“I was a totally different person there.”
Sometimes when we travel we end up in places that have such a strong identity they infuse us with it as well. Italy has always been one of these spots for me, and I was glad to find that Annie Seaton’s new book, ITALIAN AFFAIR, successfully captures its essence.
As you know, I don’t typically write book reviews in my blog. But in this case I was so intrigued by the setting (Italy) that I decided to join in her blog tour. I’m so glad I did! It turned out to be a fun story with a great sense of place. -
When Scottish girl Brianna finds she has inherited a property in Italy she feels she will finally be able to get a feeling for the mother she never knew. The catch? She must be married to inherit it. Lucky for her she meets a kind, if a bit uptight, Australian guy, Tom, who for his own purposes agrees to help her out.
While at times I craved a bit more character development, this may have been because I liked both Tom and Brianna and wanted to see their personalities shine through even more. The story itself has just the right pacing so that the reader can enjoy the beautiful Italian setting.
And enjoy it I did! Descriptions of the villa she has inherited which brought me into the beautiful Mediterranean sunshine; attention to the details of food and drink; the portrayal of sounds which remind the reader they are in a living place.
A whitewashed villa sprawled down the hill at the end of the
road. The vista of the sea formed a scenic backdrop to the waves
breaking gently on the pebbled beach far below them.
“Is this it?” He strode down the hill and caught up to Brianna,
who stood at a locked wrought iron gate. Tom peered over the
top of the intricately scrolled metal into a paved courtyard with
a small fountain in the middle. Wind chimes tinkled and the soft
sound of the cascading water greeted them from inside.
(excerpt from- Italian Affair)
All of this allowed me, for a brief time, to travel to Italy and watch as the two main characters became the Italian versions of themselves… still quirky and unique, but a bit softer around the edges and more passionate about their own lives.
I give ITALIAN AFFAIR, 4 * stars. Take your own trip to Italy via this fun story and you might become a different person for a while as well.
Which of your favorite books have immersed you in their setting? Do you become a whole new person (without the help of alchohol:>) when you travel? I love to hear from readers, so leave a comment and be sure to let me know what you think of my posting a review every now and then.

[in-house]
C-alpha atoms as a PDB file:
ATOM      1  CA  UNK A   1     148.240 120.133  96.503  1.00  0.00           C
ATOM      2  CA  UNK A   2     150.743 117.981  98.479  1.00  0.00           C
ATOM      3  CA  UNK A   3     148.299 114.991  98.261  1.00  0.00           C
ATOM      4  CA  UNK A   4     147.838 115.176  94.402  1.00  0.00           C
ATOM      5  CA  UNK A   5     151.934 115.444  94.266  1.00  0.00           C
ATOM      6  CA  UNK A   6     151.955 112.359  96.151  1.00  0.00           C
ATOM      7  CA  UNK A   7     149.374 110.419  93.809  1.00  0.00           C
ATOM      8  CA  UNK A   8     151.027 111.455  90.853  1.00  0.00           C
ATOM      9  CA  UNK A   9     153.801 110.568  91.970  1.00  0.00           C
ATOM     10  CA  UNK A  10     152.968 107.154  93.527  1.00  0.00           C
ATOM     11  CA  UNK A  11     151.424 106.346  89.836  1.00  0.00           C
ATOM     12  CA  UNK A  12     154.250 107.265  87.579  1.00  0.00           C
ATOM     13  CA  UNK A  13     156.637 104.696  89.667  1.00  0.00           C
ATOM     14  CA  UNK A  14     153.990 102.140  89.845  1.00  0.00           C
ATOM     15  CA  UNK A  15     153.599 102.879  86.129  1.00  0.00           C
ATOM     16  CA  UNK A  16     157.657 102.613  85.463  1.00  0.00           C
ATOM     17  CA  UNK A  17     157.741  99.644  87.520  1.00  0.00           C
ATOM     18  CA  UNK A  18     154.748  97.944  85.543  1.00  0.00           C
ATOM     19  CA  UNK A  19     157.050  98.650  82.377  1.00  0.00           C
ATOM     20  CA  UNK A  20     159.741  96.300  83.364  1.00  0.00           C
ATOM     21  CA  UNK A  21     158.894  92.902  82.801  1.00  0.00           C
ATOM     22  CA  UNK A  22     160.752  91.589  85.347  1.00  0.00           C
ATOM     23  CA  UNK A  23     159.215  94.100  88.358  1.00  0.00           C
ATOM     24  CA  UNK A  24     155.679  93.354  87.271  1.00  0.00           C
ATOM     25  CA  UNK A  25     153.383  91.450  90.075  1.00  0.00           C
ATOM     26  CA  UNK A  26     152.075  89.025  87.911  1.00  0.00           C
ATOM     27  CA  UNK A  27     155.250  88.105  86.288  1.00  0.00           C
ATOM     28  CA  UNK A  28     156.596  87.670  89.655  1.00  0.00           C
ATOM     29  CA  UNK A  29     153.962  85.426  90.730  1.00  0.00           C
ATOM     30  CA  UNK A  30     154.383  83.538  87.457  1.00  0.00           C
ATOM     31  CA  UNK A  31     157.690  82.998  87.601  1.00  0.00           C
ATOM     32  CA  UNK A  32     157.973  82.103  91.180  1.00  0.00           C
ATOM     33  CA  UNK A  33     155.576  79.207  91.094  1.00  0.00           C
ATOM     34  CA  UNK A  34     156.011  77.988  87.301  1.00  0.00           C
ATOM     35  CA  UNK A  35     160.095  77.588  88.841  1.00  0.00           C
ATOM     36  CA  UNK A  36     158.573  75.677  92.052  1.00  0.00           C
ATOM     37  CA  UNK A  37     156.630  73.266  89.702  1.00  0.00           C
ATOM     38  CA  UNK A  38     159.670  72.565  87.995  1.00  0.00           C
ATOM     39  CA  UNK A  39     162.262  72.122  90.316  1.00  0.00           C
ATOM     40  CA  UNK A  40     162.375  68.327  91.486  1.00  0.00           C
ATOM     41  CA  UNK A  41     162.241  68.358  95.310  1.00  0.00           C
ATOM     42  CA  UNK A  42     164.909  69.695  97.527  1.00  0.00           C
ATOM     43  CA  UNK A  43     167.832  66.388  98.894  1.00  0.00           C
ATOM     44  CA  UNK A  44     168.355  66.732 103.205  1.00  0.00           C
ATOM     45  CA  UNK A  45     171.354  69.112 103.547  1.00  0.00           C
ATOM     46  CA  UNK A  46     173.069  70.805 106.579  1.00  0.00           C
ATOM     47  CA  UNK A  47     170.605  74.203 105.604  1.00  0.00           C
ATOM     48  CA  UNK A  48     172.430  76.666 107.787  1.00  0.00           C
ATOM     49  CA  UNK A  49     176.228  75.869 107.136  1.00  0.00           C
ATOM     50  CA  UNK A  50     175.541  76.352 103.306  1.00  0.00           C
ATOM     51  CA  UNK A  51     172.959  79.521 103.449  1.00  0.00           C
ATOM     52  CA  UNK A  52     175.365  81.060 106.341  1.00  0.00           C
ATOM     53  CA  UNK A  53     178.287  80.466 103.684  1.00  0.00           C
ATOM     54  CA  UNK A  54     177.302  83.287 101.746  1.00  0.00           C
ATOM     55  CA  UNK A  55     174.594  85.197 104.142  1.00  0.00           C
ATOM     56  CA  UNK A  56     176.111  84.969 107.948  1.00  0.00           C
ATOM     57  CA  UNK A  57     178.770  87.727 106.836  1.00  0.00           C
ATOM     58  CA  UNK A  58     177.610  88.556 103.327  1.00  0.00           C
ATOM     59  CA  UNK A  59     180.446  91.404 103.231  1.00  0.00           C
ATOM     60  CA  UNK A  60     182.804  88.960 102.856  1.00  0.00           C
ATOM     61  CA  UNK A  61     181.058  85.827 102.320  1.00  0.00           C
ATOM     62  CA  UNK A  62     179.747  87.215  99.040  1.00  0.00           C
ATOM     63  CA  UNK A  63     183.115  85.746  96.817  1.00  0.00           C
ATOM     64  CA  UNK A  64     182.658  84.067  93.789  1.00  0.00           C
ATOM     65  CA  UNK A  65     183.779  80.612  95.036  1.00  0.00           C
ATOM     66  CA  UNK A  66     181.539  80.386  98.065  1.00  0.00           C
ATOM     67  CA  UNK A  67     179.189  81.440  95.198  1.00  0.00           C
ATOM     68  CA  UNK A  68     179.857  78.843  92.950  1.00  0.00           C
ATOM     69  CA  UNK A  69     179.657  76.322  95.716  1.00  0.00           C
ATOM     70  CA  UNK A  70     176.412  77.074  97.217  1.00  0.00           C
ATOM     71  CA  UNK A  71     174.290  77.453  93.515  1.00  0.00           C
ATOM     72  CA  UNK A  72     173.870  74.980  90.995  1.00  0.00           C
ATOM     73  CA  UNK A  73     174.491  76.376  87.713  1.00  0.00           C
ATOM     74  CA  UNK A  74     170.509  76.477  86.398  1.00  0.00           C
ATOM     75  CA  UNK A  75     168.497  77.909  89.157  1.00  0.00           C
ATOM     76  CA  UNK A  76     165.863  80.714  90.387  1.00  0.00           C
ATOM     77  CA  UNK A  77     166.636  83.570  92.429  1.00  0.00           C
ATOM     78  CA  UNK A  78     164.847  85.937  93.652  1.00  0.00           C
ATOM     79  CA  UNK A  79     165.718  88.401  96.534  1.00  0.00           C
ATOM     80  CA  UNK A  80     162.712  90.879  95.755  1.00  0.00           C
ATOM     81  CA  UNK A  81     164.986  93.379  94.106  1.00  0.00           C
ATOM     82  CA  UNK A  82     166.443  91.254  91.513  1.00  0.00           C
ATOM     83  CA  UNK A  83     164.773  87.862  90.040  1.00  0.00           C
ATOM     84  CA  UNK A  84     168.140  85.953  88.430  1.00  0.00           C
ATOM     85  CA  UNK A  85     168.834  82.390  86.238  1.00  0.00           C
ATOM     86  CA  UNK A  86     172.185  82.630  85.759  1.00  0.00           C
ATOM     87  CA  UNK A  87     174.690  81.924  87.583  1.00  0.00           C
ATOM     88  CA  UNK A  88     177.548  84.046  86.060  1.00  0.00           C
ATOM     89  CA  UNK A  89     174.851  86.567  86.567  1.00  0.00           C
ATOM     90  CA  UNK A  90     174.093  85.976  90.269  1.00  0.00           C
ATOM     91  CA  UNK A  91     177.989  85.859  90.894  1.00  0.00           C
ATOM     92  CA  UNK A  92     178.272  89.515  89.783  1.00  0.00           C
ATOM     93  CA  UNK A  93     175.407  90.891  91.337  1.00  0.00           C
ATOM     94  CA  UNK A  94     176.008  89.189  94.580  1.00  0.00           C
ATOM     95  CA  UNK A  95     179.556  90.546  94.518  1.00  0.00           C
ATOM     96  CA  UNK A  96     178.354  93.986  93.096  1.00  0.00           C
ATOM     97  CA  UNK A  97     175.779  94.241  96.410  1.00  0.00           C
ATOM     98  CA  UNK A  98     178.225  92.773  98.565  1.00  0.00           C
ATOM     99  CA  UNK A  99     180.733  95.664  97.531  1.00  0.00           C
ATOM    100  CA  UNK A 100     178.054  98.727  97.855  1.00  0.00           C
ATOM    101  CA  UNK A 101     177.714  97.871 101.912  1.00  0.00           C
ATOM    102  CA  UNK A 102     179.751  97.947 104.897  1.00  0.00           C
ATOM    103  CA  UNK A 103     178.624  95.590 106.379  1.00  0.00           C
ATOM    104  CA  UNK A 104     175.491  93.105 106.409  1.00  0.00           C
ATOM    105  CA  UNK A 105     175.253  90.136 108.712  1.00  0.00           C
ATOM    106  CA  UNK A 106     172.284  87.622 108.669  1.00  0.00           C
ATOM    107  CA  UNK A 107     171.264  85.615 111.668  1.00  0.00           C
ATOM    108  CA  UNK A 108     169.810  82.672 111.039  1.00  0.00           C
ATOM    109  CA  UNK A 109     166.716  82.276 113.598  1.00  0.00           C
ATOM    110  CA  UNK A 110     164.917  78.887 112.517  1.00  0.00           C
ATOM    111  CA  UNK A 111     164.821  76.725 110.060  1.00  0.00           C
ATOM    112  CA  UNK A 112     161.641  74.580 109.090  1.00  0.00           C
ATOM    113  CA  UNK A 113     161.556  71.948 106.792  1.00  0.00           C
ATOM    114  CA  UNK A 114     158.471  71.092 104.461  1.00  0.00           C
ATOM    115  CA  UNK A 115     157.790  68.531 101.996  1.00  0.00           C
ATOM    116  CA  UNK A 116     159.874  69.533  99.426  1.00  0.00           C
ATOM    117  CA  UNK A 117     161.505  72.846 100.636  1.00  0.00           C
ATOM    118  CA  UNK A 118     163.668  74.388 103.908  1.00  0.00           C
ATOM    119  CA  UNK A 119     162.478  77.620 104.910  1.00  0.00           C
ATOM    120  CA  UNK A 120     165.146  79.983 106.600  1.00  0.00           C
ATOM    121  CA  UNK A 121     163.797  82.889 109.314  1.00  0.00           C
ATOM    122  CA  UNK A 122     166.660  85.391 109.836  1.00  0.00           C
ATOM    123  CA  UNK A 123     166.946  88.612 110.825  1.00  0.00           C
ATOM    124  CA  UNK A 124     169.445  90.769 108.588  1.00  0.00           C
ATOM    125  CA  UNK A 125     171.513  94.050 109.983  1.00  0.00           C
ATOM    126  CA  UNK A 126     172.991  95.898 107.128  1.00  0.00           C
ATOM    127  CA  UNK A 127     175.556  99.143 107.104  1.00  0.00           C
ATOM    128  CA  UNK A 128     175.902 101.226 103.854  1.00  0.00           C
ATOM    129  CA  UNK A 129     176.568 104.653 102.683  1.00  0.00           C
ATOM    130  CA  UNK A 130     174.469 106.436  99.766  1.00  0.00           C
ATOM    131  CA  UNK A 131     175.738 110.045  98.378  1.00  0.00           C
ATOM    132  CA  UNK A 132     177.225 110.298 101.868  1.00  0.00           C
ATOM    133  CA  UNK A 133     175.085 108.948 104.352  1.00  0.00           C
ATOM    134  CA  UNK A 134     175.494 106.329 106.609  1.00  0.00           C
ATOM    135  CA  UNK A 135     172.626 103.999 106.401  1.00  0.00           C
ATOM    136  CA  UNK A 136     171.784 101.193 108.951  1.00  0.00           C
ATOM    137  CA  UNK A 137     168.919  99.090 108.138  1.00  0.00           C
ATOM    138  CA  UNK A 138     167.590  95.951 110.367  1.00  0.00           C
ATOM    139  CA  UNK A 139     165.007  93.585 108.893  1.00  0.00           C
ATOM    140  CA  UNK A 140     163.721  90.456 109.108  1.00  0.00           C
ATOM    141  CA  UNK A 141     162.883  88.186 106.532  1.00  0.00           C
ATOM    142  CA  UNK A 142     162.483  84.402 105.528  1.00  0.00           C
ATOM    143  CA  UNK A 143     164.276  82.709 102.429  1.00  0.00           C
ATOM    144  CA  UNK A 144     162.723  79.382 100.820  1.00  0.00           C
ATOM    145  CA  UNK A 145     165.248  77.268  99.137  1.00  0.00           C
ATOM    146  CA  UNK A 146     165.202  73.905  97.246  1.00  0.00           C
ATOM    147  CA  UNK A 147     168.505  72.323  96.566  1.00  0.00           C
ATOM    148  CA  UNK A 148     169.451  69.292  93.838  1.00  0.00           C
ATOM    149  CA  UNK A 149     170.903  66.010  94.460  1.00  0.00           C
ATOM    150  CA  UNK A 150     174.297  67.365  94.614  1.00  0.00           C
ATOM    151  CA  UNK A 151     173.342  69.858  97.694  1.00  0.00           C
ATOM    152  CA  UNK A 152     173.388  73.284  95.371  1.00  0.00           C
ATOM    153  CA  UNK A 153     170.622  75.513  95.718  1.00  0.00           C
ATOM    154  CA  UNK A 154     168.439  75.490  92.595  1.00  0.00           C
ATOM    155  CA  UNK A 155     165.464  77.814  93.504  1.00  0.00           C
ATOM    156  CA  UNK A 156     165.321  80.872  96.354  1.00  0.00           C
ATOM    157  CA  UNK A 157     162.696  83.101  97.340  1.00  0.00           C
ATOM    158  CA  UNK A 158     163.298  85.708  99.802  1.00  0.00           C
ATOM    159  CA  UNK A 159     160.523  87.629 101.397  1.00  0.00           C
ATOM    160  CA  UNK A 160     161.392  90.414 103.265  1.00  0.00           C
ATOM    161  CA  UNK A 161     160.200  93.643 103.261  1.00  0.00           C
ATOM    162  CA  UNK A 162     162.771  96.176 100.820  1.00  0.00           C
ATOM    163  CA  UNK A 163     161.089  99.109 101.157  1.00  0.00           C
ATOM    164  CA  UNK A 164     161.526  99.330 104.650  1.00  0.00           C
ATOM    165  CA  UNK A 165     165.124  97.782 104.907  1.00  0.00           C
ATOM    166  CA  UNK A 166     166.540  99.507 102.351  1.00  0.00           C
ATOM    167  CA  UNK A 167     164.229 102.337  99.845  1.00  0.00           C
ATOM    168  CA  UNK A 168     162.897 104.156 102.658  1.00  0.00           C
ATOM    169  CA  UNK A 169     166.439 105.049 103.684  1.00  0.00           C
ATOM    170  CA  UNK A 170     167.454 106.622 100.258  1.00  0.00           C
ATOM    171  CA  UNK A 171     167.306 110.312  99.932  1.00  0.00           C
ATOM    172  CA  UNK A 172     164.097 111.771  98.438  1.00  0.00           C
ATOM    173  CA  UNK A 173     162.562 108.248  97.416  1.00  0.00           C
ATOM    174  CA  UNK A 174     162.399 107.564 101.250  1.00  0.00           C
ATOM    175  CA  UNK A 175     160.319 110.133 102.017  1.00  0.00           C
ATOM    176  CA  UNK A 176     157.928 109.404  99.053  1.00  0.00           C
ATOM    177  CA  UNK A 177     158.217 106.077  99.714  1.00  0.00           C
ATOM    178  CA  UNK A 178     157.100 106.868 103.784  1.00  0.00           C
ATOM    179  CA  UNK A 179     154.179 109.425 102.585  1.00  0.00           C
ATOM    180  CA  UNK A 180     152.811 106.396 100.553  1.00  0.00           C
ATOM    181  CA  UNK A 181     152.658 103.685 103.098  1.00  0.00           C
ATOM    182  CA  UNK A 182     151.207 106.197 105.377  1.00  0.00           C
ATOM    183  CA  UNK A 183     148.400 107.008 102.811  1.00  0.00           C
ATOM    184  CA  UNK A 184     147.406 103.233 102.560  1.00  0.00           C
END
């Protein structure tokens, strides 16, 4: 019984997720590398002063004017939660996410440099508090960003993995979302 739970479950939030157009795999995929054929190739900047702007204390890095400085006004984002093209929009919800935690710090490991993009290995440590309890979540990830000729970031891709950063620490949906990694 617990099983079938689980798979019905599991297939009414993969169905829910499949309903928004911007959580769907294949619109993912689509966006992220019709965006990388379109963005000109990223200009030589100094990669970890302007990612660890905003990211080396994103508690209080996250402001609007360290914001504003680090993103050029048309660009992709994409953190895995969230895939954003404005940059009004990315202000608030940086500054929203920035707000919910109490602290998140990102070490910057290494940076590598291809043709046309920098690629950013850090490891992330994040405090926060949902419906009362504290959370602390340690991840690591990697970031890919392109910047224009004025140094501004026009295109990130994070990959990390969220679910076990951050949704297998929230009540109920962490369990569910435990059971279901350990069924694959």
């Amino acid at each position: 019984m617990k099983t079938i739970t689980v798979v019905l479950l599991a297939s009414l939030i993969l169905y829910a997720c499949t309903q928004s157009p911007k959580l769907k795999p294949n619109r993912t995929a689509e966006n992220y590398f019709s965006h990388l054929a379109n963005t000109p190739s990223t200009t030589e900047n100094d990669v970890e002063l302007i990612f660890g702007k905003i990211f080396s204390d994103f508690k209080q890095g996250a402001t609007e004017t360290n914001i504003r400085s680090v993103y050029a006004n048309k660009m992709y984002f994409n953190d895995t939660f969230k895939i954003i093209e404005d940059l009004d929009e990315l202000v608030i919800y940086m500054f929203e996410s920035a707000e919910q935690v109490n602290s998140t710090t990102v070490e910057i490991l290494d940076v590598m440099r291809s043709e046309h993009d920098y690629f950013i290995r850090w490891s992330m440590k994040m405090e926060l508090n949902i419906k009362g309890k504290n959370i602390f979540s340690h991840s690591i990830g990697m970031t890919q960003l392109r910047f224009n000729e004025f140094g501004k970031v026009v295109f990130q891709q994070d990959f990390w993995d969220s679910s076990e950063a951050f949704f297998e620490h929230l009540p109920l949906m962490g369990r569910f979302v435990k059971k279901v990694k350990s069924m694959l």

Here’s to your own Journey Inspired by Love -
Be to click on the 'Read More' button below right for Author Bio, Book Blurb and Tour details
“It’s like you're trekking.”
With one of the chair lifts out of commission, and many of the runs closed, you would think our day of skiing would not have been much to talk about. Instead, though, the sun was out, the views were great, and I got to experience the concept of back country skiing as a guide led us across a run where at times we had to take off our skis and hike over patches of dirt.
The best experiences in my life, especially when I am travelling, always seem to occur when something unexpected changes my plan. Getting lost in Italy, finding myself without a hotel room in San Francisco, a car malfunction in England... these situation have led to my stepping outside my comfort zone and relying on the generosity / help of others. And, when I get that chance to interact with locals, be they foreign or domestic, I usually get a much better understanding of the place I am visiting.
I suppose this is why solitary beach vacations don’t do a lot for me. It is not so much that I need to be active as that I like to be involved. In fact, I am currently intrigued by the idea of a working vacation…though I know these aren’t always as useful as they are promoted to be (see this article from Conde Nast Traveler for more.)
My husband doesn’t feel this need like I do, and so vacation planning is always a negotiation for us. Even when I go someplace like Hawaii, I tend to spend quite a bit of time chatting with my fellow- travelers; or better yet, with locals in restaurants or shops. How do they like living where they do? What do they do for fun? Have they ever visited where I am from? And if so, what did they think of it? I imagine it is like what a photojournalist must feel when they
travel… a moment that is shared even if it is not fully understood. (Link here to one of my new favorite t.v. shows Word Travels, about being a travel journalist.)
Hiking across those dry patches was just a moment of my day…and for the others simply a means to get to a lift that was otherwise inaccessible. But for me, it was the highlight of my ski trip.
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